We may never know what was going through Adam Lanza’s head, but we do know that he was mentally ill, and that he used guns to do what he did. Some people have tried to add other factors (media sensationalism, for example) or downplay the role of guns (if guns were unavailable, Lanza would have used another type of weapon, they say), but the simple truth is that we know that mental illness and guns were the major factors in this and nearly every other mass killing in the United States.
With that in mind, it seems logical for us to evaluate how we deal with guns and mental illness in order to prevent future tragedies. More importantly, we need to think of ways to prevent those two factors from combining to cause mass violence.
I think it’s important to make a distinction between gun control legislation and an outright ban. I think this is important because many of the people I’ve talked to don’t seem to understand the difference.
As with every other aspect of life, gun owners need to be able to compromise. They have been able to avoid a frank discussion on gun control despite numerous mass killings, using excuses like “it’s too soon, let people grieve,” or that “guns don’t kill people, people do.”
The fact is that rights come with responsibilities and, gun owners have become too cavalier. Newtown has historically been a gun-friendly community, with multiple hunting clubs and legal shooting ranges. However, a recent article in the New York Times noted that residents’ patience has already being exhausted by overly enthusiastic gun enthusiasts.
This doesn’t mean that all gun enthusiasts are irresponsible, or that overt carelessness caused the Sandy Hook tragedy. It just shows how accommodating people already are to gun owners, and how ridiculous it is that asking someone to stop shooting at night so a neighbor can sleep, let alone discussing gun control in the wake of a mass killing, is viewed as an attack on gun ownership as a whole. A minority is dictating policy to the majority.
The second factor in this and other mass killings is mental illness. An article published in Mother Jones last month notes that, in 61 mass killings studied, 38 perpetrators showed signs of mental illness beforehand. That was certainly the case in Newtown.
Like gun control, the way we deal with mental illness is a topic most people avoid. Perhaps some just don’t want to think about it, or don’t think they have to; they assume a combination of drugs, therapy, and specialized institutions has everything covered.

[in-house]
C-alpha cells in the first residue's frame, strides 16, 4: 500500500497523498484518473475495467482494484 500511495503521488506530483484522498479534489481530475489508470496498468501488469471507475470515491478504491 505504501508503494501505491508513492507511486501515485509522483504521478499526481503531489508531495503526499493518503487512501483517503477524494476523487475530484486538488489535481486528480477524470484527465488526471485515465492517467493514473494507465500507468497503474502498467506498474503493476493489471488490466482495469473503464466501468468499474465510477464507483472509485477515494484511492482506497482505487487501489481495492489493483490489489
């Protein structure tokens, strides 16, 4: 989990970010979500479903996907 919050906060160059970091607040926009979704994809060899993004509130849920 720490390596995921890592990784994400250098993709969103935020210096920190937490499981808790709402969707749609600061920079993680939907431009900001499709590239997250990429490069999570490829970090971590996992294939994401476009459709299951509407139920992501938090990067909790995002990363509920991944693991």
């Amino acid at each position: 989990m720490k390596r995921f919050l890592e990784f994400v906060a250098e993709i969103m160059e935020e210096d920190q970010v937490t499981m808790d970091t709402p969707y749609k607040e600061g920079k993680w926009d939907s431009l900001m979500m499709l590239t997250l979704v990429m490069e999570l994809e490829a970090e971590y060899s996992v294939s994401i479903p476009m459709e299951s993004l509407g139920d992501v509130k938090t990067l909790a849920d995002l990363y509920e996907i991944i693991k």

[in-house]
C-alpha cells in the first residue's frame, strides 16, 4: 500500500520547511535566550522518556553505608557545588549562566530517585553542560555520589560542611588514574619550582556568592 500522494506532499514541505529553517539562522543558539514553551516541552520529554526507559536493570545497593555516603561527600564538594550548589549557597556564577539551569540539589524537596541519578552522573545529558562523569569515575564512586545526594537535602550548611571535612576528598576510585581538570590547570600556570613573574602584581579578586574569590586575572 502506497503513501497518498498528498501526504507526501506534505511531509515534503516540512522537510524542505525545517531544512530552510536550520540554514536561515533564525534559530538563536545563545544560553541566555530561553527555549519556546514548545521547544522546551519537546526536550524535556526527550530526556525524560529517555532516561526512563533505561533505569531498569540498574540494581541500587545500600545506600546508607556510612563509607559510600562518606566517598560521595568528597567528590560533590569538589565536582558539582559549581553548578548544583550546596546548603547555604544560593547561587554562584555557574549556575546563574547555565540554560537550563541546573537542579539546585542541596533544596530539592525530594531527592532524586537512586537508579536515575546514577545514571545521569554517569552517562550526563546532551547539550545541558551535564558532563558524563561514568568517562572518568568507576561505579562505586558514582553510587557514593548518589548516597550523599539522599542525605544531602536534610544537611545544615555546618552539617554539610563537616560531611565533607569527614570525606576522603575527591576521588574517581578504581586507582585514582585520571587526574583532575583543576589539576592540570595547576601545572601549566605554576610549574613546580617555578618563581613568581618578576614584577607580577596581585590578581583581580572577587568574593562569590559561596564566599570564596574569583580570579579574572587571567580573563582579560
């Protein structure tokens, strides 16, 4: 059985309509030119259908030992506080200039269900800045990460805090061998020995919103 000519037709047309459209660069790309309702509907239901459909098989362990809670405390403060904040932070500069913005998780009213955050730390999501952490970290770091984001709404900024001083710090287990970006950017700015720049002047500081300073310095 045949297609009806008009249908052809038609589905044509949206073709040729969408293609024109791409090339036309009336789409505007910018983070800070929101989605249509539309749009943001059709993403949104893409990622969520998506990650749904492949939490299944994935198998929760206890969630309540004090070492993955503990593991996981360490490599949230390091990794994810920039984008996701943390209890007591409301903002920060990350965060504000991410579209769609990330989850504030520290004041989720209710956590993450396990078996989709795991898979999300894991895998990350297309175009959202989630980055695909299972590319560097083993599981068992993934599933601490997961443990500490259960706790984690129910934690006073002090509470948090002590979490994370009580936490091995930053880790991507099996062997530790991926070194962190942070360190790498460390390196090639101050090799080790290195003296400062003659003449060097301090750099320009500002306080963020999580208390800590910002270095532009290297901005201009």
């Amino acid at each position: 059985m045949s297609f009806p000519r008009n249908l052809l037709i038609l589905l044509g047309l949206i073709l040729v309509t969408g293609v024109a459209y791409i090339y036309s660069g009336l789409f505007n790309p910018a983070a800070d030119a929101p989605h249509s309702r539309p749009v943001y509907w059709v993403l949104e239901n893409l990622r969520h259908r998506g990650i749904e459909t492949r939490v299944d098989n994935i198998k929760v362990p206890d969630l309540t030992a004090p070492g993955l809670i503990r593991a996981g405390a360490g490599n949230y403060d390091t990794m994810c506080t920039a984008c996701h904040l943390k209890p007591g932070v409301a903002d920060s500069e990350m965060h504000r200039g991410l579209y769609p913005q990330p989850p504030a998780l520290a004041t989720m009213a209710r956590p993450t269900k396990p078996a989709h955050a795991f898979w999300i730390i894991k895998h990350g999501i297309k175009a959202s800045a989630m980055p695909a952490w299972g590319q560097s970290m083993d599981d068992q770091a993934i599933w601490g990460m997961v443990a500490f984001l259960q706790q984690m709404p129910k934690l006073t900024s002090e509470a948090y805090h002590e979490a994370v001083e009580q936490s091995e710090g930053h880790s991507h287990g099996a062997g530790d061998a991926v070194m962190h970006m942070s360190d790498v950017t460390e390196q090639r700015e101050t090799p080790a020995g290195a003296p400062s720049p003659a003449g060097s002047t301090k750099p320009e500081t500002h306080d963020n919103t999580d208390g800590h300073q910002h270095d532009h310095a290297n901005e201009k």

Unfortunately, many individuals slip through the proverbial cracks. Seung-Hui Cho, the Virginia Tech shooter, was declared mentally ill by a judge, which should have disqualified him from gun ownership, but this information was not made available to the appropriate authorities. Steven Kazmierczak, who killed five people at Northern Illinois University, stopped taking his medication. Charles Whitman told people he didn’t feel right before shooting his way into infamy, and was later found to have a massive brain tumor.
The Sandy Hook shooting has definitely made people aware of mental illness, but the question of what to do about is a long way from being answered. Singling out the mentally ill would be just as wrong as singling out responsible gun owners.
That’s why, in addition to stricter gun control regulations and more resources for treating mental illness, we need a way to preempt incidents like the one that occurred last week.
Mental health professionals are obligated to report child abuse, so perhaps a similar system could be set up to report imminent threats of violence. As with child abuse cases, this would create a procedure for everyone involved, from school guidance counselors to therapists to the police, to follow. It would ensure that all potential threats are investigated and dealt with.
Regardless of what form the solution takes, the important thing is that we find one. It’s time to stop making excuses about why we can’t discuss ways to stop mass killings, or limiting the discussion to why any potential solution will not work. As a nation, we have a responsibility to make sure the victims of Sandy Hook, Aurora, Northern Illinois, Virginia Tech, Huntsville, and Columbine did not die in vain.